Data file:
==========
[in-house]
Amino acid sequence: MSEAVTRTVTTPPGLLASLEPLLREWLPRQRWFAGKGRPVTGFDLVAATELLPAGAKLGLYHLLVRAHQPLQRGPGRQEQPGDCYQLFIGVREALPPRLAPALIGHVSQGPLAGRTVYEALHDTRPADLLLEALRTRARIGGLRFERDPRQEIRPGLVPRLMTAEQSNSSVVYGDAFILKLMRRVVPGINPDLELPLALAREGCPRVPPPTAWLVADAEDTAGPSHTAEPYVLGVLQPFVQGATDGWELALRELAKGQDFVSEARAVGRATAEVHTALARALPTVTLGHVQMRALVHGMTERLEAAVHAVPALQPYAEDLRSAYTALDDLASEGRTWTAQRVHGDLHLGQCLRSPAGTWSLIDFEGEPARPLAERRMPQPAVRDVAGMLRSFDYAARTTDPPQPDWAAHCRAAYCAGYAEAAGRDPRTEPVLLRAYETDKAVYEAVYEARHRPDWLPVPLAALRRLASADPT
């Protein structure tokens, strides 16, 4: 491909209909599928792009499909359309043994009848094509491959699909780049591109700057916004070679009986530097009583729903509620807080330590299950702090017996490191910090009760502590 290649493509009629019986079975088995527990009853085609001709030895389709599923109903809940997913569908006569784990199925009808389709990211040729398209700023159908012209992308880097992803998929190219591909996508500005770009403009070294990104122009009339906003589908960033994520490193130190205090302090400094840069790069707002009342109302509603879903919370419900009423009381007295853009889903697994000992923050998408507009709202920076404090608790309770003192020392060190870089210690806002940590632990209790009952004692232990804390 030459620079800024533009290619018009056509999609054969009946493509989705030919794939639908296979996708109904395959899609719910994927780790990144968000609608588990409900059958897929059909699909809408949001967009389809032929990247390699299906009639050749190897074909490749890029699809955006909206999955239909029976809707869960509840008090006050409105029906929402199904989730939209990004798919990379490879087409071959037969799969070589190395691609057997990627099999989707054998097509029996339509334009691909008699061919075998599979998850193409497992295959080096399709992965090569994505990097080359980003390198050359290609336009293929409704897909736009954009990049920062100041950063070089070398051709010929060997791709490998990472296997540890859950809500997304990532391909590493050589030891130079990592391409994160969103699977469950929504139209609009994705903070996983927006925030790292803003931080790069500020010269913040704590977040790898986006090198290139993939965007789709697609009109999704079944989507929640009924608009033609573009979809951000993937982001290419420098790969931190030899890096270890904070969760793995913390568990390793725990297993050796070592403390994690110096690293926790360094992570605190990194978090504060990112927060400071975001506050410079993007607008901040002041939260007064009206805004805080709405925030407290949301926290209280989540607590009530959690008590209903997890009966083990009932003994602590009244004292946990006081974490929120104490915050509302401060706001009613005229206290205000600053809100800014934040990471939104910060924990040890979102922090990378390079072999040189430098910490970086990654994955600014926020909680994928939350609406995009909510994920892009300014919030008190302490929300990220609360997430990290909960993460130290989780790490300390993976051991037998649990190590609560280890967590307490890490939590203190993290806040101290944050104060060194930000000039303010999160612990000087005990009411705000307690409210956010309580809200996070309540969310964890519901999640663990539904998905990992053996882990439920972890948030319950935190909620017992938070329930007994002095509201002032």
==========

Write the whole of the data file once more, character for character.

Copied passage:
[in-house]
Amino acid sequence: MSEAVTRTVTTPPGLLASLEPLLREWLPRQRWFAGKGRPVTGFDLVAATELLPAGAKLGLYHLLVRAHQPLQRGPGRQEQPGDCYQLFIGVREALPPRLAPALIGHVSQGPLAGRTVYEALHDTRPADLLLEALRTRARIGGLRFERDPRQEIRPGLVPRLMTAEQSNSSVVYGDAFILKLMRRVVPGINPDLELPLALAREGCPRVPPPTAWLVADAEDTAGPSHTAEPYVLGVLQPFVQGATDGWELALRELAKGQDFVSEARAVGRATAEVHTALARALPTVTLGHVQMRALVHGMTERLEAAVHAVPALQPYAEDLRSAYTALDDLASEGRTWTAQRVHGDLHLGQCLRSPAGTWSLIDFEGEPARPLAERRMPQPAVRDVAGMLRSFDYAARTTDPPQPDWAAHCRAAYCAGYAEAAGRDPRTEPVLLRAYETDKAVYEAVYEARHRPDWLPVPLAALRRLASADPT
């Protein structure tokens, strides 16, 4: 491909209909599928792009499909359309043994009848094509491959699909780049591109700057916004070679009986530097009583729903509620807080330590299950702090017996490191910090009760502590 290649493509009629019986079975088995527990009853085609001709030895389709599923109903809940997913569908006569784990199925009808389709990211040729398209700023159908012209992308880097992803998929190219591909996508500005770009403009070294990104122009009339906003589908960033994520490193130190205090302090400094840069790069707002009342109302509603879903919370419900009423009381007295853009889903697994000992923050998408507009709202920076404090608790309770003192020392060190870089210690806002940590632990209790009952004692232990804390 030459620079800024533009290619018009056509999609054969009946493509989705030919794939639908296979996708109904395959899609719910994927780790990144968000609608588990409900059958897929059909699909809408949001967009389809032929990247390699299906009639050749190897074909490749890029699809955006909206999955239909029976809707869960509840008090006050409105029906929402199904989730939209990004798919990379490879087409071959037969799969070589190395691609057997990627099999989707054998097509029996339509334009691909008699061919075998599979998850193409497992295959080096399709992965090569994505990097080359980003390198050359290609336009293929409704897909736009954009990049920062100041950063070089070398051709010929060997791709490998990472296997540890859950809500997304990532391909590493050589030891130079990592391409994160969103699977469950929504139209609009994705903070996983927006925030790292803003931080790069500020010269913040704590977040790898986006090198290139993939965007789709697609009109999704079944989507929640009924608009033609573009979809951000993937982001290419420098790969931190030899890096270890904070969760793995913390568990390793725990297993050796070592403390994690110096690293926790360094992570605190990194978090504060990112927060400071975001506050410079993007607008901040002041939260007064009206805004805080709405925030407290949301926290209280989540607590009530959690008590209903997890009966083990009932003994602590009244004292946990006081974490929120104490915050509302401060706001009613005229206290205000600053809100800014934040990471939104910060924990040890979102922090990378390079072999040189430098910490970086990654994955600014926020909680994928939350609406995009909510994920892009300014919030008190302490929300990220609360997430990290909960993460130290989780790490300390993976051991037998649990190590609560280890967590307490890490939590203190993290806040101290944050104060060194930000000039303010999160612990000087005990009411705000307690409210956010309580809200996070309540969310964890519901999640663990539904998905990992053996882990439920972890948030319950935190909620017992938070329930007994002095509201002032």